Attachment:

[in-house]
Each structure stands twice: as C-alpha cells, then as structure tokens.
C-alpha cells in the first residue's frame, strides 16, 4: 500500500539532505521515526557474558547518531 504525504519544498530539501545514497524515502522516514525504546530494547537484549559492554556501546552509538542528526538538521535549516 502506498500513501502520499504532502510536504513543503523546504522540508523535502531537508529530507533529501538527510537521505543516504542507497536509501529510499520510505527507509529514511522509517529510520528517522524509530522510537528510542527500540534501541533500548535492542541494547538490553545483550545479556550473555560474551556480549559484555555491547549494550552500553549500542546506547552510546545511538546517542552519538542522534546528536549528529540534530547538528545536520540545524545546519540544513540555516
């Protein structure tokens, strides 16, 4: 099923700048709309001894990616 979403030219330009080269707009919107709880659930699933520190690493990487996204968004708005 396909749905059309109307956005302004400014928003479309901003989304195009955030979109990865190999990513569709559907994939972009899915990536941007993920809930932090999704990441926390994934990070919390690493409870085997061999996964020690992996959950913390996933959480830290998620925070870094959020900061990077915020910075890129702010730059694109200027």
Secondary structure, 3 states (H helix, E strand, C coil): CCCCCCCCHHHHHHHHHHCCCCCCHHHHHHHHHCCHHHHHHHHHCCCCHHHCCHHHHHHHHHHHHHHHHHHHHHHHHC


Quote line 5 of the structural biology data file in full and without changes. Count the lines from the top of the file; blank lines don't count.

Secondary structure, 3 states (H helix, E strand, C coil): CCCCCCCCHHHHHHHHHHCCCCCCHHHHHHHHHCCHHHHHHHHHCCCCHHHCCHHHHHHHHHHHHHHHHHHHHHHHHC